• by TeknoHog (164938) on Friday December 31, 2010 @08:27AM (#34720776) Homepage Journal
    However, Android uses the Linux kernel, which is under GPL v2.
  • by jonbryce (703250) on Friday December 31, 2010 @08:43AM (#34720838) Homepage

    There have been tests of the GPL in court. Two I'm aware of are MySQL ab v Progress Software Corp and Busybox v Westinghouse Digital Electronics. In both cases, it was held that the GPL does work as advertised.

  • Re:Ship Source? (Score:4, Informative)

    by TheRaven64 (641858) on Friday December 31, 2010 @08:52AM (#34720890) Journal

    Some insist anything linked against the kernel libraries (making calls to the kernel) must be make source code available. But I do not believe this is the general consensus.

    It's more complex than that. Drivers do not have to be GPL'd, unless they are a derived work of the kernel. If they are not (e.g. the nVidia blob drivers), then they may be distributed under any license that you wish.

    The kernel, however, requires that anything linked to it be distributed under a GPL-compatible license. Any Linux kernel that links against things under a license that the GPL is incompatible with, is in violation of the GPL. The GPL, however, makes it clear that you do not require any license to use the code, so end users may download the Linux kernel and the nVidia drivers, link them together, and still be allowed to use the code.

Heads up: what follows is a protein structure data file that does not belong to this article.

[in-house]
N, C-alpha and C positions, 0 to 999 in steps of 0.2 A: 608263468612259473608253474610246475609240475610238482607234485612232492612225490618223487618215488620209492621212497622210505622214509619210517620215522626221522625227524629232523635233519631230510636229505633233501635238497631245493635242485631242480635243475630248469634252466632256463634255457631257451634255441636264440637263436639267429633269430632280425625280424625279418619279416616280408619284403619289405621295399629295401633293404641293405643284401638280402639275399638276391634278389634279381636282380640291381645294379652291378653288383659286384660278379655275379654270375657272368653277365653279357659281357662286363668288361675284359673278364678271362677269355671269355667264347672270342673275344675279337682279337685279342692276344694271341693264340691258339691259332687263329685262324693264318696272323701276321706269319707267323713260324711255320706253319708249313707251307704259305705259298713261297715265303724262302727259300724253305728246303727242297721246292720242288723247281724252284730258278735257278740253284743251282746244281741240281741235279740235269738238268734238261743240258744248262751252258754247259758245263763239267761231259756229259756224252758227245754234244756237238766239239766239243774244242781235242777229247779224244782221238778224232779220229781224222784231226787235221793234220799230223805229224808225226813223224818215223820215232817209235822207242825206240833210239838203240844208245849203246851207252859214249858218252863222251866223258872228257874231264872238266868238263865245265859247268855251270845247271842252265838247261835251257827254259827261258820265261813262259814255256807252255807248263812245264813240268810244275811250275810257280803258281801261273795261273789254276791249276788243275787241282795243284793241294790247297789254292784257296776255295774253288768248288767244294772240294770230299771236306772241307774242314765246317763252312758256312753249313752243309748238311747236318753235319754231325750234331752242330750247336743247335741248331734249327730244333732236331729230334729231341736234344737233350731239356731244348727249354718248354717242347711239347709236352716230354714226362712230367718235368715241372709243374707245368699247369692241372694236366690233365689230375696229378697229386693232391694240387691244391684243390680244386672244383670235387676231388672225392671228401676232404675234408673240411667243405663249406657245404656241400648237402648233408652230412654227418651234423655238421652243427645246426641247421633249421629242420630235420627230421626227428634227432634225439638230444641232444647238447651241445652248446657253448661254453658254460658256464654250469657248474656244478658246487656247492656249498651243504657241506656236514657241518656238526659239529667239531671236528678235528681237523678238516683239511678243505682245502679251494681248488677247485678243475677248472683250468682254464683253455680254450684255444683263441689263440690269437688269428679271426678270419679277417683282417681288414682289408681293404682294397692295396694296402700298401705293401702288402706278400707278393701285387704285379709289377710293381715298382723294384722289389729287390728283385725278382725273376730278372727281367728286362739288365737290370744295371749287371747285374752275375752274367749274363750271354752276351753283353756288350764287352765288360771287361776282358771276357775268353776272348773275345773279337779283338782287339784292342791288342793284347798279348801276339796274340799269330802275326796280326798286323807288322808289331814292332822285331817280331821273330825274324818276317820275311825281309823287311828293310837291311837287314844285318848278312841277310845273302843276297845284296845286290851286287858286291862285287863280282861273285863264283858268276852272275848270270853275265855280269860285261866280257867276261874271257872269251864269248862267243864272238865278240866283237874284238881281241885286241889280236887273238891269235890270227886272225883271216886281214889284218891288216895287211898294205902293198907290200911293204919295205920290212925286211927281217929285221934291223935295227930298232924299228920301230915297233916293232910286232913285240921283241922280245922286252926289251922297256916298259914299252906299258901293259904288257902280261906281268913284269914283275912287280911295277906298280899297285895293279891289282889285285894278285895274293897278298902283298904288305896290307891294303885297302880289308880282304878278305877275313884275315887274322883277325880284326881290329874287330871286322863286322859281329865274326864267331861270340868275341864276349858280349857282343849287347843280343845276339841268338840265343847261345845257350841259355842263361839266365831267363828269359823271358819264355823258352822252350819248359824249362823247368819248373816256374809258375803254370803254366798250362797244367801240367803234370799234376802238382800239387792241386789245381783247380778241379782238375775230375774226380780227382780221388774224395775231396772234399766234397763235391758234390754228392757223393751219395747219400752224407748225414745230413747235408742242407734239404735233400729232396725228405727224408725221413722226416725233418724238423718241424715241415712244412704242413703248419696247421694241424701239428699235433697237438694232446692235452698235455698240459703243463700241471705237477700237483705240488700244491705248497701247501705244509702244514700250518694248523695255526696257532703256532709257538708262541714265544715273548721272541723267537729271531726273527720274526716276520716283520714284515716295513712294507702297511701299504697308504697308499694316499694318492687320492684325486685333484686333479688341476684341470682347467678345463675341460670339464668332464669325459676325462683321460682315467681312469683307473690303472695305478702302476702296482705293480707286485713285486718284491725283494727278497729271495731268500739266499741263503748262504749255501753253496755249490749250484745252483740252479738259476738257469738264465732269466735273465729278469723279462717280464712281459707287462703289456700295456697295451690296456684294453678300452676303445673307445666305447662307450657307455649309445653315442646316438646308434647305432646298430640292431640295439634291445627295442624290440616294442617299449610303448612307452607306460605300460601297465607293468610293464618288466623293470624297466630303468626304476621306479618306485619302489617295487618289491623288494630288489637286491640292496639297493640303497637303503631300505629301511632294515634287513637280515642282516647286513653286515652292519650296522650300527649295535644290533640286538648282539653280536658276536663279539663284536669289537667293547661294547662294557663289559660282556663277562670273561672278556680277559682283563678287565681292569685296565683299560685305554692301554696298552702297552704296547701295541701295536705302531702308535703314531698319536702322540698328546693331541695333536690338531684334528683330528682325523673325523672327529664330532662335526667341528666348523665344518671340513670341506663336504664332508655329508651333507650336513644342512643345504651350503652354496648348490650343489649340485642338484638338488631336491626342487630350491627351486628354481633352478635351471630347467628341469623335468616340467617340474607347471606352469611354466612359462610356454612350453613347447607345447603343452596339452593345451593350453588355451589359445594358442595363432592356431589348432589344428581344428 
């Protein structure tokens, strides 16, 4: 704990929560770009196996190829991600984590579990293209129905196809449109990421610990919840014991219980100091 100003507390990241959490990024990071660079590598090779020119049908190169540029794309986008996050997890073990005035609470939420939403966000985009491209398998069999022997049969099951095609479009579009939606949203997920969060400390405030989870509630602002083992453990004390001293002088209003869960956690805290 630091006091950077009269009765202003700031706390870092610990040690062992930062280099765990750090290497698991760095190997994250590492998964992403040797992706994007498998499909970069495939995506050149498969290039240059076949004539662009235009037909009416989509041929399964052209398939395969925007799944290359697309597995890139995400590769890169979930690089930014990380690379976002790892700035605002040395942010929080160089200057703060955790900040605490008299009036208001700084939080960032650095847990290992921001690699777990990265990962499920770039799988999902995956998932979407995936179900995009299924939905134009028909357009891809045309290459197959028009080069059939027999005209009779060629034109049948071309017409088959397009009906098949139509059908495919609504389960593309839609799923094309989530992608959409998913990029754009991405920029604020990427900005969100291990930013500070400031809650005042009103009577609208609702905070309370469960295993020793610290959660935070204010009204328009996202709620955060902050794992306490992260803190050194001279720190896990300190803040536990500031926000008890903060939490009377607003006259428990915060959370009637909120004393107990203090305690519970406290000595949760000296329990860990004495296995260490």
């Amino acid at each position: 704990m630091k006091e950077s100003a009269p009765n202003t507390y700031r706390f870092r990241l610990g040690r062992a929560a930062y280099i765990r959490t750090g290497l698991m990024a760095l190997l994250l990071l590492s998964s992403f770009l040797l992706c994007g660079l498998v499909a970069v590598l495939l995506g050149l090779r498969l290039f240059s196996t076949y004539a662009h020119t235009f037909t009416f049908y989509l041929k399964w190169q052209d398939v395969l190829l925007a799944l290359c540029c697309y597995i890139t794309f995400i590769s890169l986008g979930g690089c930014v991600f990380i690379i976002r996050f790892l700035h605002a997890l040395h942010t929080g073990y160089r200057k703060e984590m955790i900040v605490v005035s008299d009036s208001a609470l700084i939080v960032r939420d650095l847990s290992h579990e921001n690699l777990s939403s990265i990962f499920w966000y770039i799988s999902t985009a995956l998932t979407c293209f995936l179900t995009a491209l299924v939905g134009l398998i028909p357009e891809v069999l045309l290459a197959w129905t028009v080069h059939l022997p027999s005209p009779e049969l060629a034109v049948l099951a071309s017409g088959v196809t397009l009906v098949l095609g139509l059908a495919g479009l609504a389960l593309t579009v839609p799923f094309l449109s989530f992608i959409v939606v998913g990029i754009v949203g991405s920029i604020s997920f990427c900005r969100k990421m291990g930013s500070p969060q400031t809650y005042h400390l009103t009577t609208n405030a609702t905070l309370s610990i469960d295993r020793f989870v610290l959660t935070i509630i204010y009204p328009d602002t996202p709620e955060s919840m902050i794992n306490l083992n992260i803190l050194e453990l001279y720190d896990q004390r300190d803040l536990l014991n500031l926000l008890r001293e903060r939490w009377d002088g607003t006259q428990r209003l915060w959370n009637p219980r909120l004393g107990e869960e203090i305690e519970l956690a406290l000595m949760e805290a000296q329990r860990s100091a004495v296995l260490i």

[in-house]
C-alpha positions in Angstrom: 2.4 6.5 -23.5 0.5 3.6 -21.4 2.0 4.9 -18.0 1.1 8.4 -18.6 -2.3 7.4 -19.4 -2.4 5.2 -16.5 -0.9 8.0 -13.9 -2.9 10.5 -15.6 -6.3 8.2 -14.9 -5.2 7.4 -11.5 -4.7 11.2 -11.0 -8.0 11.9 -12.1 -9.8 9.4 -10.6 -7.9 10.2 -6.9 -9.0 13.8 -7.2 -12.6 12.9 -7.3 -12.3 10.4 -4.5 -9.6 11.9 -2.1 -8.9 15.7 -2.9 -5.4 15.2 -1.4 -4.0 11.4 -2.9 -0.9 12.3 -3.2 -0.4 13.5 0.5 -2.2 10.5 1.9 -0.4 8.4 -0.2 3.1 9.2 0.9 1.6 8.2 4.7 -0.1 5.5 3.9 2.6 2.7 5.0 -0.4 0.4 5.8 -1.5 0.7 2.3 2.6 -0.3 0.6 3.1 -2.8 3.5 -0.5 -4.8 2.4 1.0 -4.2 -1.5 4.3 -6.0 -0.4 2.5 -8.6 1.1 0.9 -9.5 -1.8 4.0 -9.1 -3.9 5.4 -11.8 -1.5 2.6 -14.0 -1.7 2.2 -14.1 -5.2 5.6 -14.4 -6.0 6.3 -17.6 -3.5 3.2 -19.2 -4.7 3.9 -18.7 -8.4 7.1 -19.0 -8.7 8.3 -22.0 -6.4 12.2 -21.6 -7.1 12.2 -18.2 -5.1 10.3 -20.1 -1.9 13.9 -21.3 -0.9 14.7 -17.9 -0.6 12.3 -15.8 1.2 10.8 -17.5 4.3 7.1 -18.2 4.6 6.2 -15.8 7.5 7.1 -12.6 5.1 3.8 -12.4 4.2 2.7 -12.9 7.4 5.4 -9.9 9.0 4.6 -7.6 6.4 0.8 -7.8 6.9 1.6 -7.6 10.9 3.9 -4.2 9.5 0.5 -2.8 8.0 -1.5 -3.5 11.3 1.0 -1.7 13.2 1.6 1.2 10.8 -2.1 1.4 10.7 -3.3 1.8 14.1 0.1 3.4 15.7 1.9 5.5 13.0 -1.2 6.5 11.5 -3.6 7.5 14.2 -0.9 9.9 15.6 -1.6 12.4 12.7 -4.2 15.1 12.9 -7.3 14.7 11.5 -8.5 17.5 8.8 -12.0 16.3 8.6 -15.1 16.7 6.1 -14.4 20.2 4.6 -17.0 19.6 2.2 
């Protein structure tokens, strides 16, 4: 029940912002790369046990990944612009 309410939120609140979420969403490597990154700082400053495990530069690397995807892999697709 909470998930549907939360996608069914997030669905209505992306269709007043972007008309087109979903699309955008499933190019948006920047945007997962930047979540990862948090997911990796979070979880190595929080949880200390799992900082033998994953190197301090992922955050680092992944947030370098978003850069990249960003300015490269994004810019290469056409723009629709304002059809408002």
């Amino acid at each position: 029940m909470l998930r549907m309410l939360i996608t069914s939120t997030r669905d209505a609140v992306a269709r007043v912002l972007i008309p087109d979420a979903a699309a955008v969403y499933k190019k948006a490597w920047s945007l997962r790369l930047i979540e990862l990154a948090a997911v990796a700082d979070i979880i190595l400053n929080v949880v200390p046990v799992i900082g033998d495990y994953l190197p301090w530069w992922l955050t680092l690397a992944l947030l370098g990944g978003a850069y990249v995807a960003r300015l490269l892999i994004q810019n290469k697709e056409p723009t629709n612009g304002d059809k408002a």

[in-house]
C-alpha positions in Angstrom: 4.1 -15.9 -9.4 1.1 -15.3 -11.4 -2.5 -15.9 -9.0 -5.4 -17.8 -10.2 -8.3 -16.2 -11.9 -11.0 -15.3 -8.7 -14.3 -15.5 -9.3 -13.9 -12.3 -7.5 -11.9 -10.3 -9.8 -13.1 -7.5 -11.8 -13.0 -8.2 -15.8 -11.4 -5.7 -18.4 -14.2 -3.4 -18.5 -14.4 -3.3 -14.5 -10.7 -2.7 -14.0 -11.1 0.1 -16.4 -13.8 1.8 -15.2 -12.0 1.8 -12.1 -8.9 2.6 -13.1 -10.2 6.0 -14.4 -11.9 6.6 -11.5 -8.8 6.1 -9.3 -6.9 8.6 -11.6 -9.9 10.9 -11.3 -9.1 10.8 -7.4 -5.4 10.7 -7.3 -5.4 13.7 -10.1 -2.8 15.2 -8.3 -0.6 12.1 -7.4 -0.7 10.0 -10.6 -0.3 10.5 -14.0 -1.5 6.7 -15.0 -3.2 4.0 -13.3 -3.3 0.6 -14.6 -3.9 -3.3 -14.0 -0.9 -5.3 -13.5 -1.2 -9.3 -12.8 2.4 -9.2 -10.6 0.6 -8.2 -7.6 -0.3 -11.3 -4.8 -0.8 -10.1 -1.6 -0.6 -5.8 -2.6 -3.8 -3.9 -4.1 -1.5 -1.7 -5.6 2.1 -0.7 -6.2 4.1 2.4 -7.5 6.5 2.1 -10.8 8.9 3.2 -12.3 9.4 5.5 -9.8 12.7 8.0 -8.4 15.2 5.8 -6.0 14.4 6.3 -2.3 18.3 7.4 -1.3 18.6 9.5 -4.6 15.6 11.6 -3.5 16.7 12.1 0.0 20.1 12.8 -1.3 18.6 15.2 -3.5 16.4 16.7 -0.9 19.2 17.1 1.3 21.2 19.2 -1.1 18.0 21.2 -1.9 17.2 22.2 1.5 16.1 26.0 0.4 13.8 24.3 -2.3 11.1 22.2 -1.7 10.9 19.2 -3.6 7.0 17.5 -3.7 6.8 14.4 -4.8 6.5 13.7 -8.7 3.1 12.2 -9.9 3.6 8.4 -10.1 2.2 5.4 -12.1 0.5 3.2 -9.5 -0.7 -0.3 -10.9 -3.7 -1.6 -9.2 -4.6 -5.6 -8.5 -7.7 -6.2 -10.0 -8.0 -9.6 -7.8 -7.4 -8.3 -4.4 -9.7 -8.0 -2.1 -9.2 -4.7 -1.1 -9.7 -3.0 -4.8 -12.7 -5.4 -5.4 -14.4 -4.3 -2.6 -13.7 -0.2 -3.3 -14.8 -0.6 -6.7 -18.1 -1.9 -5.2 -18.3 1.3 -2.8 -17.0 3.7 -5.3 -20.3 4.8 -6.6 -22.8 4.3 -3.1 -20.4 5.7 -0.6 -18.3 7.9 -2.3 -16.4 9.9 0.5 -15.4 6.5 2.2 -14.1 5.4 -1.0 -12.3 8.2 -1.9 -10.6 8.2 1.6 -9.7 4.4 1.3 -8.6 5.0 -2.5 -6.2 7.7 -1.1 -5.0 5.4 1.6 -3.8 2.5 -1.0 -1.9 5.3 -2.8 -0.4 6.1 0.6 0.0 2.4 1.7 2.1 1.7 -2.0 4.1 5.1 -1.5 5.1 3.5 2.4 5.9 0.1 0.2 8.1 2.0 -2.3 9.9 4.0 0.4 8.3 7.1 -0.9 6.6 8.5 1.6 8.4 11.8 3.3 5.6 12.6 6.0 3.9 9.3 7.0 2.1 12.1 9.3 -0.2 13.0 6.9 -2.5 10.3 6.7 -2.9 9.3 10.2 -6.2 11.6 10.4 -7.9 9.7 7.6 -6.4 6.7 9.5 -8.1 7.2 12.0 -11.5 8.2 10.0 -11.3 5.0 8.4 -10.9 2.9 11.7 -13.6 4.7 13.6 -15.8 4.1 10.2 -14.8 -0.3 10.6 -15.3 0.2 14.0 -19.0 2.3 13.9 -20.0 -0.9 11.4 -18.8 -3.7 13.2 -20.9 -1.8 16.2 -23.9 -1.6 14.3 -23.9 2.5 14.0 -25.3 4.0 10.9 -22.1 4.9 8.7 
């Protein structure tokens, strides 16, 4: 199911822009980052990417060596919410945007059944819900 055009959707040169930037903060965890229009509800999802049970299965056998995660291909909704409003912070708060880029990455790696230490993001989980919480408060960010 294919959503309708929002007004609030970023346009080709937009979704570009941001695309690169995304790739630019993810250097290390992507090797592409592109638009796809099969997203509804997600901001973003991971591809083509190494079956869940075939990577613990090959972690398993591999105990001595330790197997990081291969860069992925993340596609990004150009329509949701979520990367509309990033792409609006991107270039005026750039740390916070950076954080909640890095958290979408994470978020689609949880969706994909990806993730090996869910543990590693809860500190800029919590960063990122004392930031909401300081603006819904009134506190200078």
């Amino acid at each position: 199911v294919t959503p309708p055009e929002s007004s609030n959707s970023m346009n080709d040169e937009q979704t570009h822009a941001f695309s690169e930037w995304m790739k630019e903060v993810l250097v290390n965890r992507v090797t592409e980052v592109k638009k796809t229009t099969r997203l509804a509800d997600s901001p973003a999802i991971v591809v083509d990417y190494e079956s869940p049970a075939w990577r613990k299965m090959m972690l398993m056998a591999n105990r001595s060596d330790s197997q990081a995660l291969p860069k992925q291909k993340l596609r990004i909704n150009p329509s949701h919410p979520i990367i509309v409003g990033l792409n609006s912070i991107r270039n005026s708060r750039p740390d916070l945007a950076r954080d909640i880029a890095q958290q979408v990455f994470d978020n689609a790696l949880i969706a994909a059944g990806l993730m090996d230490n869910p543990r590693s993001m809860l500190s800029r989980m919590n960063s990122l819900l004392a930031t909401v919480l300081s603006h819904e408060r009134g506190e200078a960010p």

What they can't do is distribute the result. If you distribute the Linux kernel along with a GPL-incompatible driver, then you are in violation of the GPL. This means that you have no valid license to distribute the Linux kernel (unless you acquire one from all of the Linux copyright holders), and so every time you copy the kernel you are committing copyright infringement. Shipping a device with binary-only drivers and a Linux kernel is almost certainly wilful infringement, and carries a statutory penalty of up to $150K in the USA. It's probably cheaper to use FreeBSD...

  • by Fnkmaster (89084) on Friday December 31, 2010 @11:36AM (#34721828)

    Speaking as one of the Viewsonic G Tablet kernel hackers who helped push for VS to release source and has since identified and helped fix several of the critical kernel bugs, it was a non-trivial business problem to get the code.

    Malata, the hardware OEM, is Chinese and thus not subject to US or European IP law regarding things like the GPL. Viewsonic did not develop the software in house, they contracted the whole Android packaging and UI job out to a startup called Tap N Tap based in Cambridge, MA. Tap N Tap was then constrained by the confidentiality agreements they had with Viewsonic. Viewsonic didn't really have any software team on board who understood the legal issues involved and their marketing guys had to help push everything through legal with the help of the Tap N Tap guys. Furthermore, the G Tablet is apparently distributed by a company called US Worldwide under a distribution agreement of some sort with Viewsonic - so not clear that Viewsonic ever even took delivery of a single tablet themselves.